After three years of life and lunacy in Shanghai, I am leaving for the wild urban jungle that is Hong Kong. This is the M.O. of a single international teacher; we love ’em and leave ’em because we can without anyone but ourselves to call shotgun on the highway to adventure.
I have been done with teaching (but not learning) for about a week and a half now, and while I never officially made a Shanghai Bucket List (my bucket list is useless – I keep adding and subtracting from it), I’ve committed myself to doing a few things I haven’t been able to do yet. This actually requires gumption and energy, which I didn’t have much of after the rush to finish up the school year, pack up my apartment, ship my things, and also prepare for my final summer of graduate school in Bangkok.
We’re in the middle of the “plum rain” season in Shanghai, which means rain, rain, downpour, drizzle, downpour, thunder, lightning, downpour, rain, rain … you get the picture. It rained ridiculously hard for three days, which meant you may as well wear your bathing suit for how effective umbrellas and ponchos are. Taxis are almost nonexistent, so it’s hard to do anything outside of a small walking radius.
Thankfully, though, the rains cleared for about three days this weekend, allowing me to help some friends move apartment, to do a walking tour and spend time with friends who are also leaving Shanghai, and to take a cooking class.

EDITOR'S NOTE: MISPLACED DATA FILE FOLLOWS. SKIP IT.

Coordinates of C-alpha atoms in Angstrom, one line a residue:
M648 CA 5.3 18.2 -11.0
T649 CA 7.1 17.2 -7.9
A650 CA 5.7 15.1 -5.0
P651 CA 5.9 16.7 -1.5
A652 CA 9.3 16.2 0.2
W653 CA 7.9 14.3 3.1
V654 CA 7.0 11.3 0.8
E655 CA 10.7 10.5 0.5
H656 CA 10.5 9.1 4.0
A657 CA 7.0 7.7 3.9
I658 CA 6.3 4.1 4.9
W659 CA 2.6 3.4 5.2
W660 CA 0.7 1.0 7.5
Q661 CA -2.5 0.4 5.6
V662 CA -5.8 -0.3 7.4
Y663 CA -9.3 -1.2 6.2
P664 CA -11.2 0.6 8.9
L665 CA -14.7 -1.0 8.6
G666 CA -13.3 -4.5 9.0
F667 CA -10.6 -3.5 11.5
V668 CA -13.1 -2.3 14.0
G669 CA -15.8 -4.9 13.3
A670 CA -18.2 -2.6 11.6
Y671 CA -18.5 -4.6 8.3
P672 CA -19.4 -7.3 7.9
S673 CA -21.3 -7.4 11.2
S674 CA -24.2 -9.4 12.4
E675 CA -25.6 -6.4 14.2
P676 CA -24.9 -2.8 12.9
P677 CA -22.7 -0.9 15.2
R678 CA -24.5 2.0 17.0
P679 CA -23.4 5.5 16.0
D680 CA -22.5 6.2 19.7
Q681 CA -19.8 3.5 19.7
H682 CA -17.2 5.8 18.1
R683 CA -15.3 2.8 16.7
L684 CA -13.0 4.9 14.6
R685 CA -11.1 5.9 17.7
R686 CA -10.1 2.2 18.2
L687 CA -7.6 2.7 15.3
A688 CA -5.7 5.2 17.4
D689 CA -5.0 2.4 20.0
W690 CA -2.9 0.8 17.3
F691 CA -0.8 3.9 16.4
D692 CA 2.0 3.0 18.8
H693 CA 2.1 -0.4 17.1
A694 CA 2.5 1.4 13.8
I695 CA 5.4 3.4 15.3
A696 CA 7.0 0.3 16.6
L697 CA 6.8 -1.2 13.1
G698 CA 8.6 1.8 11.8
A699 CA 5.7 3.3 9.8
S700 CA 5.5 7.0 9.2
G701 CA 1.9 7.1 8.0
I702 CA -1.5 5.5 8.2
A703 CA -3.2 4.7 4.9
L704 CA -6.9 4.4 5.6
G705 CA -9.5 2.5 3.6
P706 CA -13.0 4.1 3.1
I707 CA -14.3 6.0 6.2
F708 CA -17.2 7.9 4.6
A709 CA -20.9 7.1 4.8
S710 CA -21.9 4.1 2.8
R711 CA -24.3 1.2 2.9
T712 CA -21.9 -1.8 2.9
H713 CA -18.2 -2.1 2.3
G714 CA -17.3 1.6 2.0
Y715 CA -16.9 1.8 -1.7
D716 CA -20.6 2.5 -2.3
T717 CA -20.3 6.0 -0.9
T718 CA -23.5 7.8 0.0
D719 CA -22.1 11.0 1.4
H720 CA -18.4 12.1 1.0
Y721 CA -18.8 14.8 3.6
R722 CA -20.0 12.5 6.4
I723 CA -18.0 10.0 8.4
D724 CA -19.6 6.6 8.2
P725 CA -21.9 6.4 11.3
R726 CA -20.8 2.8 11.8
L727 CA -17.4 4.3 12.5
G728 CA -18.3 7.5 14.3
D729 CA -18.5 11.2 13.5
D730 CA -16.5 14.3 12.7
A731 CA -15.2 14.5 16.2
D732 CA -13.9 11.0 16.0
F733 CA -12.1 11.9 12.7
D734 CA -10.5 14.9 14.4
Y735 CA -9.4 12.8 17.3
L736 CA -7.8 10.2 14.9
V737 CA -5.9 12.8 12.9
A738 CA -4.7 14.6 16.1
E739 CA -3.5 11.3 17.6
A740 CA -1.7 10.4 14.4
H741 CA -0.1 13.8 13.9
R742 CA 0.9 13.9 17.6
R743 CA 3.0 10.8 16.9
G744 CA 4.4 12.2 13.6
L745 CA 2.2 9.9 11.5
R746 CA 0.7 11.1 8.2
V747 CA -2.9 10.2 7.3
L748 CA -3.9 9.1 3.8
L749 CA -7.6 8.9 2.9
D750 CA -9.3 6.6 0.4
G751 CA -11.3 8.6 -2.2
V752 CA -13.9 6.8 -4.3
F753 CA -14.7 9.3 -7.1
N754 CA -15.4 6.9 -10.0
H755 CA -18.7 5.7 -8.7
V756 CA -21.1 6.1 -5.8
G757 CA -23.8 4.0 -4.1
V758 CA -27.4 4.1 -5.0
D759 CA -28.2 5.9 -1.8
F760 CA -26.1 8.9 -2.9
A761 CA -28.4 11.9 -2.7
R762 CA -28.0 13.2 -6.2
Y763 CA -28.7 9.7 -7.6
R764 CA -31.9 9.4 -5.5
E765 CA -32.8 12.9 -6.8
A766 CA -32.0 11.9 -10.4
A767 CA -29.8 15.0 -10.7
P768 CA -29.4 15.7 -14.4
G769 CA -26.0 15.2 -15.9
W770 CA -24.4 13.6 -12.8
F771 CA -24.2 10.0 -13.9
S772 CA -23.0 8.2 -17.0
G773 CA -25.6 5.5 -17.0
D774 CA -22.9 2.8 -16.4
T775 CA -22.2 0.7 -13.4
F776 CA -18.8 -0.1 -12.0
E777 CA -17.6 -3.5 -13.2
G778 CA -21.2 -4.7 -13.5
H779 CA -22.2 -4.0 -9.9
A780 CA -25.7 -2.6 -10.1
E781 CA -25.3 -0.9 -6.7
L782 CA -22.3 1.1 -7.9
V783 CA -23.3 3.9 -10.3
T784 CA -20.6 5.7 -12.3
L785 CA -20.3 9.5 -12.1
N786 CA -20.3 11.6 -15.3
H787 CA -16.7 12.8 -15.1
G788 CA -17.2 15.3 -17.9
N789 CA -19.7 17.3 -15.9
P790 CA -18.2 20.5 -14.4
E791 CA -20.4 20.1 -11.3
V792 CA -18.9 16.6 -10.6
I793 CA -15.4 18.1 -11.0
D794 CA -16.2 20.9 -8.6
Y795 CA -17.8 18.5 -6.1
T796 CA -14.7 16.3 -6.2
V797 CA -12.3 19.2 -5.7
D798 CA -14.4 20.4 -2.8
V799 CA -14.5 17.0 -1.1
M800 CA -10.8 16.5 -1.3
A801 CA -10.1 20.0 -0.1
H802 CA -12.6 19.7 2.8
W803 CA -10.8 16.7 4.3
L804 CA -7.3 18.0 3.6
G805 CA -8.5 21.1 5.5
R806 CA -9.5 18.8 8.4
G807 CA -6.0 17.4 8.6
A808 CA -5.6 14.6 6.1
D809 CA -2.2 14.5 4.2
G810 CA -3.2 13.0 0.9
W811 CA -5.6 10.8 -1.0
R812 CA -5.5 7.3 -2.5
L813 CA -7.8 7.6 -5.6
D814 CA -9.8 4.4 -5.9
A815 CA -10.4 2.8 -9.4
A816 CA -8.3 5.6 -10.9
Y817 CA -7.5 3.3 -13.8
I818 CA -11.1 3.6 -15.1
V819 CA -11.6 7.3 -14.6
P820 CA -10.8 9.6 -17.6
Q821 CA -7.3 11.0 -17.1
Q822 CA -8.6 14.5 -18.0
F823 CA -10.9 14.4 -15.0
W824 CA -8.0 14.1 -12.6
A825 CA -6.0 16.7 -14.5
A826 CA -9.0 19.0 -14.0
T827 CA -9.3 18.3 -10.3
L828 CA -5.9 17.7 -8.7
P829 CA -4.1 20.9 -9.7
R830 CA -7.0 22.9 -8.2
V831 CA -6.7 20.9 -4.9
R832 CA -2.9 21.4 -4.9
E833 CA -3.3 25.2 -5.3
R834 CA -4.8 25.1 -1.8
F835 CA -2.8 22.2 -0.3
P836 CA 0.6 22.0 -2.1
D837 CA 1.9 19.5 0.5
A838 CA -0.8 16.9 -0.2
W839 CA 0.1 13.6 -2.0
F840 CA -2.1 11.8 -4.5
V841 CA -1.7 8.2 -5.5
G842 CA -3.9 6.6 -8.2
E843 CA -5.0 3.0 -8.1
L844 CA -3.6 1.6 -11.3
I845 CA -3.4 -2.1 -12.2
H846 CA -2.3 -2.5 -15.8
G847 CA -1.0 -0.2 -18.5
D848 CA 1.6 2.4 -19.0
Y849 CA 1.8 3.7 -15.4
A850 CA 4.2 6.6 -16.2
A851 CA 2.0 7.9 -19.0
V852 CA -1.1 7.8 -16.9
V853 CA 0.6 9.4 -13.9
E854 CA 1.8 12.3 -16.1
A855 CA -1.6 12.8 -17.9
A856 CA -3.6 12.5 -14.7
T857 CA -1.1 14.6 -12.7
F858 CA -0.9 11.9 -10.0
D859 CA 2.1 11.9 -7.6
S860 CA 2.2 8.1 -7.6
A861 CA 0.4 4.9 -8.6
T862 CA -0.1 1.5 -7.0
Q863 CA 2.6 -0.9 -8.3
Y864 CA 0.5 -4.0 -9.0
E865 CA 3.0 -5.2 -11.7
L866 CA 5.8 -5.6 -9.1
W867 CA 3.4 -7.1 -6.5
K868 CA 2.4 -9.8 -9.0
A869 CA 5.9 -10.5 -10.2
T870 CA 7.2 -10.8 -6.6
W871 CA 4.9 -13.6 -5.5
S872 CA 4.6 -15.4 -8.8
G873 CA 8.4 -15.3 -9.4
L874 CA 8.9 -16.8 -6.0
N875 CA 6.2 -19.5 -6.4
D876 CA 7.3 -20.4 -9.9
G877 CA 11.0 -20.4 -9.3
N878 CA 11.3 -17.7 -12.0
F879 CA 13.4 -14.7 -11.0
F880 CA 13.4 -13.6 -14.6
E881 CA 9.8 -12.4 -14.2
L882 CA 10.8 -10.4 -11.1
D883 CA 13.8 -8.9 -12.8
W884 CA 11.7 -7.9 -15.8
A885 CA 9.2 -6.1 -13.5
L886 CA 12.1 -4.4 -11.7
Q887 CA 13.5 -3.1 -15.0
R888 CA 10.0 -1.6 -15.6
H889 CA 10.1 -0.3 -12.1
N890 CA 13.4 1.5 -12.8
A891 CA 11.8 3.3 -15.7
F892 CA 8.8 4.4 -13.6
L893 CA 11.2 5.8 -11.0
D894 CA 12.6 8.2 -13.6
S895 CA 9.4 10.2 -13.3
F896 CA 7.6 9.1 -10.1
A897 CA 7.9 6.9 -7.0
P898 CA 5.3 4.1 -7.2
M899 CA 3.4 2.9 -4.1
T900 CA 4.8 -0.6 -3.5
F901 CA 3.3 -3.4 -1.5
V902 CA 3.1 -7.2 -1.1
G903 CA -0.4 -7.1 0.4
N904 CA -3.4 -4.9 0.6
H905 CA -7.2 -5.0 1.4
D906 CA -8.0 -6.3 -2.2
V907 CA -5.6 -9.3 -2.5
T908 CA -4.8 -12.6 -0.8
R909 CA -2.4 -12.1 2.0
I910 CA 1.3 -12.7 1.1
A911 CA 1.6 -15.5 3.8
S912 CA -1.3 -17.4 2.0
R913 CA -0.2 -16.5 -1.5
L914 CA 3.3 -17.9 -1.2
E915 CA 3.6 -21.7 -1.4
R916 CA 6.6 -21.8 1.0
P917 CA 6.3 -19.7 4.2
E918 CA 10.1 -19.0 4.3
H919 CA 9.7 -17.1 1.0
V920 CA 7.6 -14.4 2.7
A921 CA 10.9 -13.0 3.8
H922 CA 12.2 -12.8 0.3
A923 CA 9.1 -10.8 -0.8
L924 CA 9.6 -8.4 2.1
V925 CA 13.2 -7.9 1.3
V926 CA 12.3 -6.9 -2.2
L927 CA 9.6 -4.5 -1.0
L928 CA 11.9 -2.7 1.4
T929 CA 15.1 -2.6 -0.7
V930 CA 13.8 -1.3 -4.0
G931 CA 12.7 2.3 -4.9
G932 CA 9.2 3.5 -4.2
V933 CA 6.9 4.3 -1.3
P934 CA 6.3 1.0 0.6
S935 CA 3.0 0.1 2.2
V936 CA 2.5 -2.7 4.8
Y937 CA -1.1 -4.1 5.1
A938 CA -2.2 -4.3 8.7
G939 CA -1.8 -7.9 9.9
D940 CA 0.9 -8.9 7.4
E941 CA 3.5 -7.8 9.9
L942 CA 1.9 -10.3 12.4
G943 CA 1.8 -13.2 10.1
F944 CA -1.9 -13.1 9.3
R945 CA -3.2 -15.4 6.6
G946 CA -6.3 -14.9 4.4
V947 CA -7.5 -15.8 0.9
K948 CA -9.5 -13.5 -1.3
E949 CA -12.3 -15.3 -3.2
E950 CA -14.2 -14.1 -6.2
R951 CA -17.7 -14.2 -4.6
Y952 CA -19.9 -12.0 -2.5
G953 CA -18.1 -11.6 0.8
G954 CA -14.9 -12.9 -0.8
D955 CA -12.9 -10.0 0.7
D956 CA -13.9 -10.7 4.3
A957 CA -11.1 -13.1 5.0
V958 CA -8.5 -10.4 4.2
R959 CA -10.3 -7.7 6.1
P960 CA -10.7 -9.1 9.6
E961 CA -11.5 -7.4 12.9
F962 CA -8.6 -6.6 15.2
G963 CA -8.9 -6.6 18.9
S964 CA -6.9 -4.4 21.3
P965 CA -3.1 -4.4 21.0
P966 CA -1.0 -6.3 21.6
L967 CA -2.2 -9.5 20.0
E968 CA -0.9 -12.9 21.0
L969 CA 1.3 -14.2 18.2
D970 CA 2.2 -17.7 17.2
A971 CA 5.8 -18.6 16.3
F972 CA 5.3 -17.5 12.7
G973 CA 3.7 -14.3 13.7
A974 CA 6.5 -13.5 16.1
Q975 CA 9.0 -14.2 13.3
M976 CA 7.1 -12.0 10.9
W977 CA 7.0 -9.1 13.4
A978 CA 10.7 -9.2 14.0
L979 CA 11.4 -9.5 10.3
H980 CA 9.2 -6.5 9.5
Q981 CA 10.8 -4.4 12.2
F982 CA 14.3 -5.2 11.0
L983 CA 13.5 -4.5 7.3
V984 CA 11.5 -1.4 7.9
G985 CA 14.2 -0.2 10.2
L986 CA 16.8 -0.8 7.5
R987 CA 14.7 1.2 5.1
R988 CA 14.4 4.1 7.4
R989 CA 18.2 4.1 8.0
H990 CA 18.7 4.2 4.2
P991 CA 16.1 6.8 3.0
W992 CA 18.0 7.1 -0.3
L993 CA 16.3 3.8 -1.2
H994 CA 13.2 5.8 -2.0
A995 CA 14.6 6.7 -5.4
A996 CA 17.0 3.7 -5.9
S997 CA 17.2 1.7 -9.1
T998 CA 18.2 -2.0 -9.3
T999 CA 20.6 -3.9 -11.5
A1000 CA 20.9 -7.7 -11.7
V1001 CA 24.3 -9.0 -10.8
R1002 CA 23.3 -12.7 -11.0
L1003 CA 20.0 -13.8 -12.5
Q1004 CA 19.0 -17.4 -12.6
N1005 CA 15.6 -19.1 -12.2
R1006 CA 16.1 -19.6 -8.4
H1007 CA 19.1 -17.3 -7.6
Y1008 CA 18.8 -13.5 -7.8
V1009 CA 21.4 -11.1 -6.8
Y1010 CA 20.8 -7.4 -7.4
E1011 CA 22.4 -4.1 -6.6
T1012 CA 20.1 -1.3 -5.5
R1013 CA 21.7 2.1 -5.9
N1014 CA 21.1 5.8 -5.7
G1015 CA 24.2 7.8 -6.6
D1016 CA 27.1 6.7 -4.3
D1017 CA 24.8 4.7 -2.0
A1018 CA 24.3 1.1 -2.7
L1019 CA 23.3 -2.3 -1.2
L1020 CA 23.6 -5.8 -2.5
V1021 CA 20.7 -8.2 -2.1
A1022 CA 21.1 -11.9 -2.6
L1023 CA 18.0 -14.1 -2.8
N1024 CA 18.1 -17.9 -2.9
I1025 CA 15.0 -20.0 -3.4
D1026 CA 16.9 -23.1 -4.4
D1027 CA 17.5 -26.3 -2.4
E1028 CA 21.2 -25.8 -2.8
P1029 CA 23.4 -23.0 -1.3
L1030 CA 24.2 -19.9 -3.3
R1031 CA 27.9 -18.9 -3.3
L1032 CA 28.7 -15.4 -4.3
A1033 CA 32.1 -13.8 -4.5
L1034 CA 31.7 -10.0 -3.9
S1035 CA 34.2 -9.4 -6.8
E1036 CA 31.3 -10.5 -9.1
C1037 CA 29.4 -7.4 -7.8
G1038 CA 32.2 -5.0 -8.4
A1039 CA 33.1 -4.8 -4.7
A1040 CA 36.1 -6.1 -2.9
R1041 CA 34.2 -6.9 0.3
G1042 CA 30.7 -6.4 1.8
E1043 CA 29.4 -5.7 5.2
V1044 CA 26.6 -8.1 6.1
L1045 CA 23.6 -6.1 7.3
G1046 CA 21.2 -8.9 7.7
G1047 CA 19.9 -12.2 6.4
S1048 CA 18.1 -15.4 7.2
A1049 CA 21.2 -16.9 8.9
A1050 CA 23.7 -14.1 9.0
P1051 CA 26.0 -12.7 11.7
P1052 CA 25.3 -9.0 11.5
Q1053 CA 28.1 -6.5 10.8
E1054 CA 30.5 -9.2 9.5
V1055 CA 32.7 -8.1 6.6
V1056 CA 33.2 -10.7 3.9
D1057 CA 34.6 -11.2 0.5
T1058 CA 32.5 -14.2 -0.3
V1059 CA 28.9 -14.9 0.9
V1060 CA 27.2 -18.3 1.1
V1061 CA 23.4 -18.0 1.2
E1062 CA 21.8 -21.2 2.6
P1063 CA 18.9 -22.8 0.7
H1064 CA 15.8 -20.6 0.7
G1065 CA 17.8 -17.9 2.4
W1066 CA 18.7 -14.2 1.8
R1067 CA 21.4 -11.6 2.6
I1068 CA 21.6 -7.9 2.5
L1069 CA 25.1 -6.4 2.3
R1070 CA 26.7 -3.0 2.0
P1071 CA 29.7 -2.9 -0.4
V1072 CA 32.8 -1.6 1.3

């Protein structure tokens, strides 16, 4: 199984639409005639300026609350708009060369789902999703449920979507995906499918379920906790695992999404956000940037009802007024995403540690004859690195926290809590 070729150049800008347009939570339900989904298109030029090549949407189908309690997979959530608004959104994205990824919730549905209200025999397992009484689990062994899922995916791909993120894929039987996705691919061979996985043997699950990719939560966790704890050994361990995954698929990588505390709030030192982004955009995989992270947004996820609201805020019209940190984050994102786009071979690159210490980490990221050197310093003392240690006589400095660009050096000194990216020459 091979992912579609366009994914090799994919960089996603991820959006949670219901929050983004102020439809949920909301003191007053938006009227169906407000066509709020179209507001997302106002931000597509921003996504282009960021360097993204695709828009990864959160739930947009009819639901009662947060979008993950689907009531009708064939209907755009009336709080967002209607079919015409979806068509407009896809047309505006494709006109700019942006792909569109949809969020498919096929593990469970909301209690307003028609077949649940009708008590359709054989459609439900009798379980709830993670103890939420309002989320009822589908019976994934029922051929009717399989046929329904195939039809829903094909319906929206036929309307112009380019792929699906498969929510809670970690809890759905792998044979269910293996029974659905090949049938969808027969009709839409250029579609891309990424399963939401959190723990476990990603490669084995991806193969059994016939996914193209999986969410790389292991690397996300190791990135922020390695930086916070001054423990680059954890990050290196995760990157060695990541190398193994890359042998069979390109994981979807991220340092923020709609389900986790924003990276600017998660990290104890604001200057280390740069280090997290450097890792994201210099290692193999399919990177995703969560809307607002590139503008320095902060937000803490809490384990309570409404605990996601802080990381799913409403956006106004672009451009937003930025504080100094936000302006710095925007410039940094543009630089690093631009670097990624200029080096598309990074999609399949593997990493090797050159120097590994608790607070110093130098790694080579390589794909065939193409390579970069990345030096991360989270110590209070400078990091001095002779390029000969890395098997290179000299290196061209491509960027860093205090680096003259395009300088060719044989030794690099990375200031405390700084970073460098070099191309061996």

The walking tour was a self-guided one using a locally-published book. I decided to explore the Art Deco era of Shanghai, which was pretty much its heyday in the 1920s & 1930s.
Little pockets of the old Shanghai still exist, and it’s worth seeing them now, before they’re either knocked down or all the original Art Deco work is paved over for marble and other fancy things.
Also in Shanghai, there are plenty of cooking classes to take, if you’re interested. I’ve taken a course on dim sum dishes – fried dumplings, soup dumplings, stir-fried spinach with garlic, and kung pao chicken – but this time around, I wanted to learn how to make la mien – hand pulled noodles – and the traditional favorite, baozi – a steamed bun with a variety of fillings.
It was a fun class – with only four of us there, it was nice to have some more one-on-one teaching, especially for the noodle-making. One guy had been in China since 1995, for the most part; another guy was from Switzerland working in China for an engineering firm; and a girl from the UK was here visiting her aunt and uncle. We were a great crew, but I don’t think we’ll be opening a noodle cart any time soon!
The rains are back now, as they probably will be until I leave for Thailand. I’m hoping for a clear day soon so that I might at least head to North Suzhou Creek area and then to the back streets behind the magnificent Bund to do a little more exploring of my city-away-from-home.